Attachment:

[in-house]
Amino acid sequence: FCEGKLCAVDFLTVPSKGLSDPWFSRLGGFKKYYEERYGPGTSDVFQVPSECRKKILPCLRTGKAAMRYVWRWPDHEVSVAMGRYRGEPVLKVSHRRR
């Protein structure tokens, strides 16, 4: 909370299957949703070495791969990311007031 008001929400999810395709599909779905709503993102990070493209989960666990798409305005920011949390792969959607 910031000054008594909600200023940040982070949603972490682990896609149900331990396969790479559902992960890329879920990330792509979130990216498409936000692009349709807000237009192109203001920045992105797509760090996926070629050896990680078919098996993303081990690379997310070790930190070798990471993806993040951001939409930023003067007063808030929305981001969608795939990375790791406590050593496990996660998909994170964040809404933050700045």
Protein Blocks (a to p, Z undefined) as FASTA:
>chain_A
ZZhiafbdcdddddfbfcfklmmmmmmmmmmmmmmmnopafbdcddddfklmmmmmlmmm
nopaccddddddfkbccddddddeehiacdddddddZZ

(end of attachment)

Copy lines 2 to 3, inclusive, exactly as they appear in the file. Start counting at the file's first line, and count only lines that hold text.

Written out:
Amino acid sequence: FCEGKLCAVDFLTVPSKGLSDPWFSRLGGFKKYYEERYGPGTSDVFQVPSECRKKILPCLRTGKAAMRYVWRWPDHEVSVAMGRYRGEPVLKVSHRRR
């Protein structure tokens, strides 16, 4: 909370299957949703070495791969990311007031 008001929400999810395709599909779905709503993102990070493209989960666990798409305005920011949390792969959607 910031000054008594909600200023940040982070949603972490682990896609149900331990396969790479559902992960890329879920990330792509979130990216498409936000692009349709807000237009192109203001920045992105797509760090996926070629050896990680078919098996993303081990690379997310070790930190070798990471993806993040951001939409930023003067007063808030929305981001969608795939990375790791406590050593496990996660998909994170964040809404933050700045």